UPDATED: Eli Lilly racks up another Alzheimer's failure after BACE drug sparks safety fears

In yet another indication of the yawning gap between what drug developers know about Alzheimer's and how it could be treated, Eli Lilly ($LLY) today decided to scrap its Phase II study for a BACE inhibitor after gathering abnormal liver tests from patients.

Lilly says that the monitoring team had gathered the liver tests on Alzheimer's patients taking LY2886721, one of several beta-secretase inhibitors in Big Pharma's pipeline. Merck ($MRK) recently launched a Phase II/III program for its BACE inhibitor, MK-8931, despite deep fears in the research community that BACE inhibition could possibly trigger a sequence of harmful events for patients. And AstraZeneca ($AZN) has a program of its own in place.

The investigators for Lilly say they don't know what caused the liver abnormalities but don't think it had anything to do with BACE inhibition. And they want to continue to pursue this line of inquiry. 

For Lilly the clinical failure marks the latest in a string of setbacks for Alzheimer's and another black eye for its R&D division, which has been plagued by trial fiascos. Last year Eli Lilly famously--though reluctantly--conceded that its Phase III study for solanezumab was a failure, forcing it to go back to the drawing board to redesign a new approach tailored to early-stage patients. And that flop followed the failure of Lilly's semagacestat, a gamma-secretase therapy that harmed patients who took it.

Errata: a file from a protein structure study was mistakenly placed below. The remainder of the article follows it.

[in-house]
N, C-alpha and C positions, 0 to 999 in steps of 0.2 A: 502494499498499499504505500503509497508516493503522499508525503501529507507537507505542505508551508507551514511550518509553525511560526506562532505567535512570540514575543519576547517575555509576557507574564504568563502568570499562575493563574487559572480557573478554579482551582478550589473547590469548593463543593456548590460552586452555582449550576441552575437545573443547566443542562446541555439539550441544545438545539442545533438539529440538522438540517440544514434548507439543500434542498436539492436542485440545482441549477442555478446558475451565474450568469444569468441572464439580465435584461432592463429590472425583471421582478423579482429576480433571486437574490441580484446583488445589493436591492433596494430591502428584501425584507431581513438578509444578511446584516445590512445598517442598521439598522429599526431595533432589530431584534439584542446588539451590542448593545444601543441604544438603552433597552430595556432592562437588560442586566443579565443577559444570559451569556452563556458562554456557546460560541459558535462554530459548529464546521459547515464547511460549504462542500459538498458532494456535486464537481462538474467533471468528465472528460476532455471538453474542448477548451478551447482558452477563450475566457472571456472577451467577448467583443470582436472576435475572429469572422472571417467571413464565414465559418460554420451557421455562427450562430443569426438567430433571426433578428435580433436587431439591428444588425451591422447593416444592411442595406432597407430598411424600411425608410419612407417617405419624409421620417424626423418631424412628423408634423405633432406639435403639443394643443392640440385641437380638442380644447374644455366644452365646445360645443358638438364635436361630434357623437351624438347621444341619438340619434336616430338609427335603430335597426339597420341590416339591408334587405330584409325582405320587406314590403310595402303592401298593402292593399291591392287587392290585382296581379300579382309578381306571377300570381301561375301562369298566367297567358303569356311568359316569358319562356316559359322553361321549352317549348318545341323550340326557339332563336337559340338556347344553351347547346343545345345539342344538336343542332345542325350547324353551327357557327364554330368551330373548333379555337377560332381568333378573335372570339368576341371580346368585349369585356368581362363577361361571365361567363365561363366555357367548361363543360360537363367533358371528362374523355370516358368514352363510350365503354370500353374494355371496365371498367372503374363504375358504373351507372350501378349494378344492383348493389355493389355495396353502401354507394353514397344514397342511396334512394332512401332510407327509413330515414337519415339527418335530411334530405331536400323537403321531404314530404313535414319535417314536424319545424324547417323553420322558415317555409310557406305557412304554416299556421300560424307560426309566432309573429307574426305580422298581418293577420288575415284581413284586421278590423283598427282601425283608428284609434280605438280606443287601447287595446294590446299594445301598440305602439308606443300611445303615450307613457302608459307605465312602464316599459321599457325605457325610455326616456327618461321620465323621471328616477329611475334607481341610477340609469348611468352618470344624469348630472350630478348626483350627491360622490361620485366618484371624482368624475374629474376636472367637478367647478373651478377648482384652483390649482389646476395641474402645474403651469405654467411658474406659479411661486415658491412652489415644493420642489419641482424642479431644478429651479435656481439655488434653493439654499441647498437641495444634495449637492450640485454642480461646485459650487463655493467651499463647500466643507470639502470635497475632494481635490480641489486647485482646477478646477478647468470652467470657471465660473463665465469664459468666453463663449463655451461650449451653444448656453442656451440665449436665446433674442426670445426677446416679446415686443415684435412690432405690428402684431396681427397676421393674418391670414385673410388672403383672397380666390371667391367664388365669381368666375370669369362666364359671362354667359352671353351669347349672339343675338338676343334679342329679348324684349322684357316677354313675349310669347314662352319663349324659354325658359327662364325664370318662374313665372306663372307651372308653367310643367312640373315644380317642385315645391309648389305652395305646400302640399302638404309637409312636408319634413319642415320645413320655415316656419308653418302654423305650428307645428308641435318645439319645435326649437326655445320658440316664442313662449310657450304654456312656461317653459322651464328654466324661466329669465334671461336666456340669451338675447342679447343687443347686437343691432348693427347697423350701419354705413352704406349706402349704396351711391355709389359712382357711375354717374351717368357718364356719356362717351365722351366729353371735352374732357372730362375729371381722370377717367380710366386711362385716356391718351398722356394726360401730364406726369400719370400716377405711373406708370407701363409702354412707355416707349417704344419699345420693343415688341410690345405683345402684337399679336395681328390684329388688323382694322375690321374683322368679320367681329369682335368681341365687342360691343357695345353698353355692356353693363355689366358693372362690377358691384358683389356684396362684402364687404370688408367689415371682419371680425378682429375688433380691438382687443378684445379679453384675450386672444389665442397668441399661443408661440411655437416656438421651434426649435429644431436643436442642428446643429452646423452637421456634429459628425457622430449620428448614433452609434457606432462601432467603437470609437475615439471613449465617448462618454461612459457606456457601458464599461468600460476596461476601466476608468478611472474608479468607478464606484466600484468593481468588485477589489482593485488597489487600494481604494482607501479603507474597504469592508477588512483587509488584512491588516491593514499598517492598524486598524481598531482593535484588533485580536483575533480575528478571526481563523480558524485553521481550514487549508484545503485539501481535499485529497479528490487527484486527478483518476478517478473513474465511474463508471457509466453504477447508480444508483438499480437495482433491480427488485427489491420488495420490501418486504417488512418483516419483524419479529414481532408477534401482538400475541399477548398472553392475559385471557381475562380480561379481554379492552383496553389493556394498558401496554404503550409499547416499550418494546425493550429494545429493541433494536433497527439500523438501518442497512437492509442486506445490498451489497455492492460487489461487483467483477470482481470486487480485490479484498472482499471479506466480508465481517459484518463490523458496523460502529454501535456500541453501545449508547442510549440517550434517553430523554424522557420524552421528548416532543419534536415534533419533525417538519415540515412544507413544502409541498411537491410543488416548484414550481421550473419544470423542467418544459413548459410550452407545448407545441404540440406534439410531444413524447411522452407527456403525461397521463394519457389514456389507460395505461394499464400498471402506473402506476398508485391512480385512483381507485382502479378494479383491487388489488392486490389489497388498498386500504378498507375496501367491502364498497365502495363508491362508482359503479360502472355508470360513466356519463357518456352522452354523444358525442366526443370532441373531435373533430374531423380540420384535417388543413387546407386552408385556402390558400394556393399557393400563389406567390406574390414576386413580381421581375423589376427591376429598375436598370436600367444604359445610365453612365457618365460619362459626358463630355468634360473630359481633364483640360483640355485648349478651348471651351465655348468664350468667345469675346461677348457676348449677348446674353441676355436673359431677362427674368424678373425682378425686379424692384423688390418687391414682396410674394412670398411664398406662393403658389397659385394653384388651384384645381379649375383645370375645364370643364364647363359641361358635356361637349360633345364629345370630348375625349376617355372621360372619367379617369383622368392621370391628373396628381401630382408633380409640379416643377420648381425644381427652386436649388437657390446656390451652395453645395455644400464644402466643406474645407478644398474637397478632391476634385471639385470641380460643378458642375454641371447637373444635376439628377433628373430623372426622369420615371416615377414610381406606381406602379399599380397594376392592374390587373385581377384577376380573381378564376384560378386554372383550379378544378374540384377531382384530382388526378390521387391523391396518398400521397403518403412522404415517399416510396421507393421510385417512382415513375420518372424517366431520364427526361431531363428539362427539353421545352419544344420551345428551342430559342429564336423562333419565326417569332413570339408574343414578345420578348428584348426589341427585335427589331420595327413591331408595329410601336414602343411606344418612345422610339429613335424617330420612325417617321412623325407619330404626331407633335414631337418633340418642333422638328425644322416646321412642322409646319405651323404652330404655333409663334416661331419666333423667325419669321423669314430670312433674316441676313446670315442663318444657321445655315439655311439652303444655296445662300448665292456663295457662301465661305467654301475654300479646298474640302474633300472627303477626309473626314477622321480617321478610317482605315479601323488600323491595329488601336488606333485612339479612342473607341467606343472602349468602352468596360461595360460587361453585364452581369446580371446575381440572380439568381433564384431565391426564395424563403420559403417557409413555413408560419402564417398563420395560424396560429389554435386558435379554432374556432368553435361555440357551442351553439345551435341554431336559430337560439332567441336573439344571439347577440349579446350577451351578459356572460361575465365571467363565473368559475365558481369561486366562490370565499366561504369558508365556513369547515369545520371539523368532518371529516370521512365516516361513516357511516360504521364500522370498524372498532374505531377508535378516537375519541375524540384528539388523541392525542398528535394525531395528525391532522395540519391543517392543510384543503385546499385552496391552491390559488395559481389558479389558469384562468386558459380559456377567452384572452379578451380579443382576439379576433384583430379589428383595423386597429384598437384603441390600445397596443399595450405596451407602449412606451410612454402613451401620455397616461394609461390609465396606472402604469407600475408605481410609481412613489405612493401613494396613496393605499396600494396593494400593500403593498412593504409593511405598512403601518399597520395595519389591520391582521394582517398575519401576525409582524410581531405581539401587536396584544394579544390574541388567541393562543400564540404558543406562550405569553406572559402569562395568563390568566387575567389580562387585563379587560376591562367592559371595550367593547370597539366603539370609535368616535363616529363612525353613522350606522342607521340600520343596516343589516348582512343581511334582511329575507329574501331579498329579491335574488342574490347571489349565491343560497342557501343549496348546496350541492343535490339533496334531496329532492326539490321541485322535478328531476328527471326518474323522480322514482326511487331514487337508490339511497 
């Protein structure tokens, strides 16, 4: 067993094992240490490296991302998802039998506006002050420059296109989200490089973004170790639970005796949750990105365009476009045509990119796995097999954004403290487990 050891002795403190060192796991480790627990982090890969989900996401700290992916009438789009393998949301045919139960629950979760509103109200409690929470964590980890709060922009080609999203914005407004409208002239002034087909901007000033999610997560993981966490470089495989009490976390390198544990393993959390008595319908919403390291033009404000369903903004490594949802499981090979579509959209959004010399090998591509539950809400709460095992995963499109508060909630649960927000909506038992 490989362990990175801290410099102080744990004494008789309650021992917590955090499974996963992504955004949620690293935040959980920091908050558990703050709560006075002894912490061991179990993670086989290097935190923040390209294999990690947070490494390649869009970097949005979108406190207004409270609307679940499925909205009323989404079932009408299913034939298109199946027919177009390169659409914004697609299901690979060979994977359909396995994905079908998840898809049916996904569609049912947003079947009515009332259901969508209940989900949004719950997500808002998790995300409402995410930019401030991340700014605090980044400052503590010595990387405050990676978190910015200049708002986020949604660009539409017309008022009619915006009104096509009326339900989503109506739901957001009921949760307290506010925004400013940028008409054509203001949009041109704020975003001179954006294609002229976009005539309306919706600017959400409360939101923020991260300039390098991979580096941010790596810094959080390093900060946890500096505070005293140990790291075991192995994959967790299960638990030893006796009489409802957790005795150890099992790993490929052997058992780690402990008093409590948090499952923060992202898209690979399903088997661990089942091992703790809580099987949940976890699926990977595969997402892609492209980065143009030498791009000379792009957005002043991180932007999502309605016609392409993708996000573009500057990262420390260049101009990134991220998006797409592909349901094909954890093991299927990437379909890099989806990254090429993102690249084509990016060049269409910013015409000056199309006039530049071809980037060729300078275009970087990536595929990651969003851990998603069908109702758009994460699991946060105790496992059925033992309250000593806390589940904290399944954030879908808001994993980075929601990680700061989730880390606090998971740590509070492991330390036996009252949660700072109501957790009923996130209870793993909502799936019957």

Lilly, of course, isn't alone. There hasn't been an effective new Alzheimer's therapy in years, and none actually slow the disease. More than 100 clinical trial failures have been recorded in the Alzheimer's field.

BACE inhibitors raise the prospect of threatening patients, much like gamma-secretase inhibitors, because beta secretase is also responsible for multiple physiological functions, raising the prospect of unintended consequences. But for researchers, it's proven a compelling target, as they've often seen distinct signs that this approach also eliminates beta amyloid, a toxic protein associated with the memory-wasting disease that now afflicts more than 20 million people. By inhibiting beta secretase, a drug can prevent the production of beta amyloid.

"LLY and another company, Merck, have been racing to take their respective BACE inhibitors through development and have been neck-and-neck in terms of timelines," notes Bernstein's Tim Anderson today. "Both compounds have been working their way through brief phase 2 studies, with large and long phase 3 studies likely starting in the late 2013/early 2014 timeframe. LLY's is now out of the race, leaving MRK's compound as the survivor and investors will naturally wonder whether this new news heralds a problem with all BACE inhibitors or whether it was specific just to LLY's lead candidate. There had been some rumbling in the drug industry about LLY's compound potentially having a safety issue, which led to them choosing a lower dose of drug that could have explained the slightly weaker level of beta-amyloid lowering compared to Merck's compound.  We asked LLY directly about this at one point, and they denied knowing of any safety issues."

"While stopping this Phase II study for our BACE inhibitor is disappointing, patient safety is of utmost importance to Lilly," said Jan M. Lundberg, executive vice president, science and technology, and president, Lilly Research Laboratories.

Lilly says it has yet to calculate the charge that it will take for this latest failure.

- here's the press release

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